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Rishi Sunak becomes UK’s fifth prime minister in six years

Following a rapidly fought contest for leadership of the Conservative Party after Liz Truss’ dramatic resignation last Thursday, Rishi Sunak has been declared the party's new leader, and will thus become the UK’s new prime minister. Sunak is set to formally take on the role tomorrow morning, following a meeting with King Charles.


Sunak previously served as the UK’s Chancellor of the Exchequer from 2020 until Truss became Prime Minister in 2022, and as Chief Secretary to the Treasury prior to this. He also worked in finance before becoming a politician, specifically at Goldman Sachs and hedge fund company The Children's Investment Fund Management. Notably, he is the first non-white British prime minister, and will also, at 42 years old, be the youngest person to take on the role in over 200 years.


Opposition parties including Labour and the Scottish National Party have maintained their calls since Truss’ resignation for a general election, citing the undemocratic nature of the Conservatives’ leadership selection. The process required that the winner obtained the support of 100 colleagues by 2pm today, and if no candidate could achieve this, it would go to a vote by Conservative party MPs and members. Indeed, Sunak confidently obtained the required amount of nominations by the 2pm deadline, leading his opponent Penny Mordaunt to drop out of the race and securing his win.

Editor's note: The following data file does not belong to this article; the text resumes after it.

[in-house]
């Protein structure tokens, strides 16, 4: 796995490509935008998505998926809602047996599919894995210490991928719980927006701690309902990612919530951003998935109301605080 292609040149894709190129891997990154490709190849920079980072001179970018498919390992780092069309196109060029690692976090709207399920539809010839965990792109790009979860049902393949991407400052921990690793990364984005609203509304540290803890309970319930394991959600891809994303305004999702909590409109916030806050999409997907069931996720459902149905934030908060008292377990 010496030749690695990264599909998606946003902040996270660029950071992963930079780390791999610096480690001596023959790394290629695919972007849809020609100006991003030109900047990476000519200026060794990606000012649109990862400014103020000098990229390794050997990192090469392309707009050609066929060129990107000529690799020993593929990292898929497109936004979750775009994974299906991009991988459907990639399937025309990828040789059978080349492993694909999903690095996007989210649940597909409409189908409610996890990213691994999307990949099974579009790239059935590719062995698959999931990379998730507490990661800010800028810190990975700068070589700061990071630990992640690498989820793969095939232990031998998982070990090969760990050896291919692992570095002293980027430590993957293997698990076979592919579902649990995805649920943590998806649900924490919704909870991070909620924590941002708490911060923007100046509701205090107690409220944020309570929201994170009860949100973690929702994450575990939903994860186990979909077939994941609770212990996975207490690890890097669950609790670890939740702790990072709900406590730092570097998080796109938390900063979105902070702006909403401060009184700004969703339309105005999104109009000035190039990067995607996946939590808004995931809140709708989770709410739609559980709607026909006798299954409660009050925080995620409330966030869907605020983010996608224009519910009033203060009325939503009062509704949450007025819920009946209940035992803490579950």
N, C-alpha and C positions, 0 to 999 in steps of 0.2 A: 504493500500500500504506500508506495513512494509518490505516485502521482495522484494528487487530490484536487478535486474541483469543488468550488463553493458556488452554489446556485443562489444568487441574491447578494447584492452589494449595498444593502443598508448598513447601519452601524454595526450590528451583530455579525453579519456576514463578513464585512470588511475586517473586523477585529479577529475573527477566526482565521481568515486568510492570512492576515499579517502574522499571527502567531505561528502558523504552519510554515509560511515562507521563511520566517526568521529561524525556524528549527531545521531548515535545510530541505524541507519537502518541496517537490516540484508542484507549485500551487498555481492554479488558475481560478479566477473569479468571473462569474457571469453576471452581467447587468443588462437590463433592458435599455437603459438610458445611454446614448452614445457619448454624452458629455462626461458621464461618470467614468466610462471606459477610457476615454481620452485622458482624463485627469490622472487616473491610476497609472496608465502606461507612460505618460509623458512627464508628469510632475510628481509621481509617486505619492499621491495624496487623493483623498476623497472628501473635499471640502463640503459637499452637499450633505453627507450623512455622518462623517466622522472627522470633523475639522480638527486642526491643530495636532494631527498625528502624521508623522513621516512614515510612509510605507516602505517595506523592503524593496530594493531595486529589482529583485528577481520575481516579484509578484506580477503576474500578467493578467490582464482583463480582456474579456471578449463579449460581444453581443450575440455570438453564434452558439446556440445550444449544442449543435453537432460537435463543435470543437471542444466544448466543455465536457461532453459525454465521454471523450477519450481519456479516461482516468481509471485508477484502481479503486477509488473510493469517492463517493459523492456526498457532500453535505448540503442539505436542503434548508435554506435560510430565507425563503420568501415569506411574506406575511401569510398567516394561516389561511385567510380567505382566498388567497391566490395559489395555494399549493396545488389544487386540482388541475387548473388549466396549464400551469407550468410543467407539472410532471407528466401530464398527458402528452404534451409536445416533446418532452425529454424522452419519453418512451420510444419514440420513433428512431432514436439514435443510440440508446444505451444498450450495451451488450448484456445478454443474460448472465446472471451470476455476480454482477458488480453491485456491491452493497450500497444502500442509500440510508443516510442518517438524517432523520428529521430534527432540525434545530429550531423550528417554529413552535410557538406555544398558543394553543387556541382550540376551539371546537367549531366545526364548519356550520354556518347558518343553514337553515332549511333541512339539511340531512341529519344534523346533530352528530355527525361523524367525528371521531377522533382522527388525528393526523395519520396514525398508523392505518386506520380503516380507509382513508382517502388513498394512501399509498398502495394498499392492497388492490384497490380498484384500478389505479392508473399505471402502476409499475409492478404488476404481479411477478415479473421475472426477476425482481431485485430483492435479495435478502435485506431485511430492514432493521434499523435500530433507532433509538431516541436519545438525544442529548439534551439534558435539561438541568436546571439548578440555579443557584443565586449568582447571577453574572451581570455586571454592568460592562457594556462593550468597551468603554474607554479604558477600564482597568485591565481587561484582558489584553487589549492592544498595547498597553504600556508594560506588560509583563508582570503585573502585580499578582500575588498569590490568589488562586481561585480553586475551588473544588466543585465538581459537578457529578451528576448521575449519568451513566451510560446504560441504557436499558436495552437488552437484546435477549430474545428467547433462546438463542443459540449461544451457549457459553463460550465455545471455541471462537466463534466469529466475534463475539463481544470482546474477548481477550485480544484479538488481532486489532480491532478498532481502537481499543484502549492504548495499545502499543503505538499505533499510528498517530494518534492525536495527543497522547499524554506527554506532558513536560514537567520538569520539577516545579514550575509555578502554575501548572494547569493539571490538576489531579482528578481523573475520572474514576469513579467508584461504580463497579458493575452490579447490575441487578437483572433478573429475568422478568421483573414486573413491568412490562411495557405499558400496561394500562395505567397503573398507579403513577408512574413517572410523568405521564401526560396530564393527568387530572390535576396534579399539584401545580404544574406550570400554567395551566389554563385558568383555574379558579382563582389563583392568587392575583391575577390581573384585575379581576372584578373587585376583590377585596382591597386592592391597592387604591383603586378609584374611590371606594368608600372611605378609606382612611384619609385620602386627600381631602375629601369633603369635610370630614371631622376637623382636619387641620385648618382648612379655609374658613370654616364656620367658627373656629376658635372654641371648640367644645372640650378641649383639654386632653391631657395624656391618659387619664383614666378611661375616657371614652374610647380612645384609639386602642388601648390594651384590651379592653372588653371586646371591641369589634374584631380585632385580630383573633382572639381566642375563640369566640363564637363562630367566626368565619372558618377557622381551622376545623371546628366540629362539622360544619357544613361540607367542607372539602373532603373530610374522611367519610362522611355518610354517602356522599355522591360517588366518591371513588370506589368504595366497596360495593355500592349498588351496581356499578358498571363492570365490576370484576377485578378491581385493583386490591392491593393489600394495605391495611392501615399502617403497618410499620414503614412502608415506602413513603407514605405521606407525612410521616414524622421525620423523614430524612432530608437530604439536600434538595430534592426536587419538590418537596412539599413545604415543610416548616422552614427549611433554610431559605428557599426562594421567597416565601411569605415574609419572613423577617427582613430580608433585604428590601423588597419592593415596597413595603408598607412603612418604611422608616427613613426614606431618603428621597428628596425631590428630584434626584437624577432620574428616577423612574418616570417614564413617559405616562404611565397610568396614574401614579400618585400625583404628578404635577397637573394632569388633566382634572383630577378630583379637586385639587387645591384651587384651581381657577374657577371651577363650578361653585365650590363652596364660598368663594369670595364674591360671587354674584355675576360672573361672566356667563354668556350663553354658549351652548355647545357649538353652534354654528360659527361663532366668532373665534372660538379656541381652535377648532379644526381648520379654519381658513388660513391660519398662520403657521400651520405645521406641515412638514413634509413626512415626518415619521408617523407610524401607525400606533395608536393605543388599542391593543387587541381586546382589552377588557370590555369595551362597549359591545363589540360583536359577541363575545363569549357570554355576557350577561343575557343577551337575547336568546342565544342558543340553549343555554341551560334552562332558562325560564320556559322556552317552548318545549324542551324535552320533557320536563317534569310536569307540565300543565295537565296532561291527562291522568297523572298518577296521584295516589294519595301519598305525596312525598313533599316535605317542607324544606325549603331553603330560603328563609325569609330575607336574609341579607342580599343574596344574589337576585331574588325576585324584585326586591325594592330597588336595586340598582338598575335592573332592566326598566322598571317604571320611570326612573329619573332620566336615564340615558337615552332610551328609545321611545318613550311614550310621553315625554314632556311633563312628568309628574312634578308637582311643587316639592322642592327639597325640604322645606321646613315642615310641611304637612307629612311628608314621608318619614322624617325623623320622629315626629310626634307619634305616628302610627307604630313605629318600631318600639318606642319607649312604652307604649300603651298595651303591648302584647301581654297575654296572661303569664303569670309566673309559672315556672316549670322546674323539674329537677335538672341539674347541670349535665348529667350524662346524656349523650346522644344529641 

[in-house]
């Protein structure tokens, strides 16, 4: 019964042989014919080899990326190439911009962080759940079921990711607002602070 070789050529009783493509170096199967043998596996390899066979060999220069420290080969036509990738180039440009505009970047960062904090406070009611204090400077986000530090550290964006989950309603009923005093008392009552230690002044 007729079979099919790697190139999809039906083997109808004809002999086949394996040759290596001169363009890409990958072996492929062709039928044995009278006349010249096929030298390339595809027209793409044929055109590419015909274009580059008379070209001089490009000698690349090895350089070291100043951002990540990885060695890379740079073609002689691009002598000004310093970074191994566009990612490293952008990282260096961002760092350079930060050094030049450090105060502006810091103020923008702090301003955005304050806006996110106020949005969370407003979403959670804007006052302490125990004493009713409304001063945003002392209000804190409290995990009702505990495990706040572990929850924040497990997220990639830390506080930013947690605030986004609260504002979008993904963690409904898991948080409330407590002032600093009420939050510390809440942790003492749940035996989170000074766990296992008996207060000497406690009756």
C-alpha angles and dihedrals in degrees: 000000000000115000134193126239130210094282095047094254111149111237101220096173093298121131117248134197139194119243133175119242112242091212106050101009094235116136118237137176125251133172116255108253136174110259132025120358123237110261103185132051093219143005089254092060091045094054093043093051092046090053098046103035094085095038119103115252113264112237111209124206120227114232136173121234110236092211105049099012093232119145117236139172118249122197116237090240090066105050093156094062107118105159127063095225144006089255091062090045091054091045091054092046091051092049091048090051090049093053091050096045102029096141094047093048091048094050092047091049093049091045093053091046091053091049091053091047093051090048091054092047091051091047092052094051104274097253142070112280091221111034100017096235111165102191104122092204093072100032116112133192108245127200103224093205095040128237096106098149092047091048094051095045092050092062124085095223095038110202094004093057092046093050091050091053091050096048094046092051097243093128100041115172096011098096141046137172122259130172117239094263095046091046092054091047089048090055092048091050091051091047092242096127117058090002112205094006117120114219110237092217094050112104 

Crucially, at no point was the British public given a say in the outcome – which was also the case for the selection of Truss – leading opposition leaders like the SNP’s Nicola Sturgeon to insist that Sunak has no “democratic legitimacy” as prime minister. Regardless, Sunak has rejected any calls for an early election - an unsurprising decision given that his party is 39 points behind Labour in some recent polls.


 Going into the role, Sunak is set to face some of the biggest economic and political challenges seen in the UK for decades, including the ongoing cost of living crisis. As the Financial Times report, Sunak acknowledged this today by stating: “The UK is a great country but there is no doubt we face a profound economic challenge. “We now need stability and unity and I will make it my utmost priority to bring our party and our country together.”


 


 


Image Source: Number 10 on Flickr


 


 


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